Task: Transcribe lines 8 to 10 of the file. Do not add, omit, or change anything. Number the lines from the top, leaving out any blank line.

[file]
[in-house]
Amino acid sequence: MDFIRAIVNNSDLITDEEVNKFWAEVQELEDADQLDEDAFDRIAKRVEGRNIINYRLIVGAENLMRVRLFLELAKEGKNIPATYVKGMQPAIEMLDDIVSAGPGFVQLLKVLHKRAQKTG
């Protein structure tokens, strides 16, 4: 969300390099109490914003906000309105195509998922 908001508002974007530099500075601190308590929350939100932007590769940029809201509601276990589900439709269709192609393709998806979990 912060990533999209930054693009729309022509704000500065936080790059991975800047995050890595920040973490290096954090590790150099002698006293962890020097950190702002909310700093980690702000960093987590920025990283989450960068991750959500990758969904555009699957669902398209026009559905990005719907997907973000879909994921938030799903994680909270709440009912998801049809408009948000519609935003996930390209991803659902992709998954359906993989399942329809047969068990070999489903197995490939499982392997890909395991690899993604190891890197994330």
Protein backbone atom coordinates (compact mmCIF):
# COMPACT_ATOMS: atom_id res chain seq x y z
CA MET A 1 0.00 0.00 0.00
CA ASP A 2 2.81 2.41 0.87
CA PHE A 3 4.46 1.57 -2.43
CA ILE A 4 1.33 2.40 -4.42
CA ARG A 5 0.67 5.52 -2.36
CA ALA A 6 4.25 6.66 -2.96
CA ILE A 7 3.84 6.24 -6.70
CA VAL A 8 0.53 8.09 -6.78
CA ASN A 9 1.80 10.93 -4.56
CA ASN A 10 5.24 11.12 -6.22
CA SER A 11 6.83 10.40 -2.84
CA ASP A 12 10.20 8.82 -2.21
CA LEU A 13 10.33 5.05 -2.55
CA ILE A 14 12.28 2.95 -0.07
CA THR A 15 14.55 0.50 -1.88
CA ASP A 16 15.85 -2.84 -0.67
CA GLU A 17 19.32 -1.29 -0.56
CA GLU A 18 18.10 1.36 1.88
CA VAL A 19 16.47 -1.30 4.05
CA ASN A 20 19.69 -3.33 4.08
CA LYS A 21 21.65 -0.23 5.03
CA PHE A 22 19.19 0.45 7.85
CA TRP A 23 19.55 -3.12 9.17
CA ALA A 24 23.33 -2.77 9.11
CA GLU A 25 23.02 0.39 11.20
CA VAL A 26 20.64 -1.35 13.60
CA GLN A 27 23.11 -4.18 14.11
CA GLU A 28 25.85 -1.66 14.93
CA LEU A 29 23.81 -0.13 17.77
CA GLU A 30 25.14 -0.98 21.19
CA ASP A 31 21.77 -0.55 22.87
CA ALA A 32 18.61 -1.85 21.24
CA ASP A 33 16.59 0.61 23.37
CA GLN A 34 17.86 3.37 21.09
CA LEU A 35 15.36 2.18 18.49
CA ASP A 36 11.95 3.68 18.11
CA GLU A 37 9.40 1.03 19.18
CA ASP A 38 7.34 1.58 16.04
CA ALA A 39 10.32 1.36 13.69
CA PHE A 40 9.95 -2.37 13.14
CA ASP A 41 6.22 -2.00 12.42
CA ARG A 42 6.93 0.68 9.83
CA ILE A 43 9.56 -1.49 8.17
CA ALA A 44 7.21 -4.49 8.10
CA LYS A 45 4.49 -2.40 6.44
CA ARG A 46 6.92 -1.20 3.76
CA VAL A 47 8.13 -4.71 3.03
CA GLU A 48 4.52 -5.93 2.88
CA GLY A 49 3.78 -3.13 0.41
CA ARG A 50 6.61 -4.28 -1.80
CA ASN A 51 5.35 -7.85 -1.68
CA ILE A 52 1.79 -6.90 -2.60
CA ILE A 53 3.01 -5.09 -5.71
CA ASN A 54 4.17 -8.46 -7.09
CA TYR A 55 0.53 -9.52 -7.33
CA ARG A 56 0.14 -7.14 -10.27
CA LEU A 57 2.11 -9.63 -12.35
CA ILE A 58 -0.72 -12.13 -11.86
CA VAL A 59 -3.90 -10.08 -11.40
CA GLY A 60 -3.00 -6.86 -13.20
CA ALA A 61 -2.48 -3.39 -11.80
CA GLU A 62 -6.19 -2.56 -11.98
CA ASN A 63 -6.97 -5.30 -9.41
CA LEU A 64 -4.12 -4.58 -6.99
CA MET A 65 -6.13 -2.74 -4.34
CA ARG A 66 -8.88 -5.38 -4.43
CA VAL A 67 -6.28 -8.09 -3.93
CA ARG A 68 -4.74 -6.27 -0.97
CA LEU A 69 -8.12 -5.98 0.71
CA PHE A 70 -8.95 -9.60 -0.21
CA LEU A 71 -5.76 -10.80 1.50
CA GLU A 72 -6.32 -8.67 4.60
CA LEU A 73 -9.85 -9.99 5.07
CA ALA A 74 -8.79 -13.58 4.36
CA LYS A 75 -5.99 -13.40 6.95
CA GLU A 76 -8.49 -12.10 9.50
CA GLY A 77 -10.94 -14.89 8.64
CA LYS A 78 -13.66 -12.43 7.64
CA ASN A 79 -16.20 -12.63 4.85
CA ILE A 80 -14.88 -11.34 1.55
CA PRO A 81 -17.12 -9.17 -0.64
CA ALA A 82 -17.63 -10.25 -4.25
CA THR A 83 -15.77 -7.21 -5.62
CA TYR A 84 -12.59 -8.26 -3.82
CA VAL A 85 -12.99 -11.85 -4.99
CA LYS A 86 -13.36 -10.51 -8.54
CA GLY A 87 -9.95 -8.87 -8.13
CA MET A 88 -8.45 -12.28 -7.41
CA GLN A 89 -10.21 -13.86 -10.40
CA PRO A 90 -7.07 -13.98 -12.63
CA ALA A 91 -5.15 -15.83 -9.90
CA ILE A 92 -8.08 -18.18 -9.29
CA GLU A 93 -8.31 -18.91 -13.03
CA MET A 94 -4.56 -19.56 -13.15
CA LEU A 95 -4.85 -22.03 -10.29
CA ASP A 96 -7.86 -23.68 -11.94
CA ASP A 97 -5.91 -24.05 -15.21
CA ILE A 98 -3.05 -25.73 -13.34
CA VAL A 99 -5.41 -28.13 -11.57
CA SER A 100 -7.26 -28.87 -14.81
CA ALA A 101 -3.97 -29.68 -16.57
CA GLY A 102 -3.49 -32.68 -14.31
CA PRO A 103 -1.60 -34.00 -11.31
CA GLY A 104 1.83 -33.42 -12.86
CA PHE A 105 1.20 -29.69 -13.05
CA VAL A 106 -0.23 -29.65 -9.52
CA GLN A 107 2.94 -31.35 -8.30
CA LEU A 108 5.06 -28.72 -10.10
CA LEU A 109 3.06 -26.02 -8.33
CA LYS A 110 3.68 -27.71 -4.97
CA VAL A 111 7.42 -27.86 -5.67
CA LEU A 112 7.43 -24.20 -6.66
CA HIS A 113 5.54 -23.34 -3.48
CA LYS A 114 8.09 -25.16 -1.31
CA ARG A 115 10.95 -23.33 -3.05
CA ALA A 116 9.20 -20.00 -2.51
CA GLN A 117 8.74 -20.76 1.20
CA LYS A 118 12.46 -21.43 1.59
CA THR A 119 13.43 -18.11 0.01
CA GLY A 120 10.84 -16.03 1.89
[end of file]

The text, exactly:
CA PHE A 3 4.46 1.57 -2.43
CA ILE A 4 1.33 2.40 -4.42
CA ARG A 5 0.67 5.52 -2.36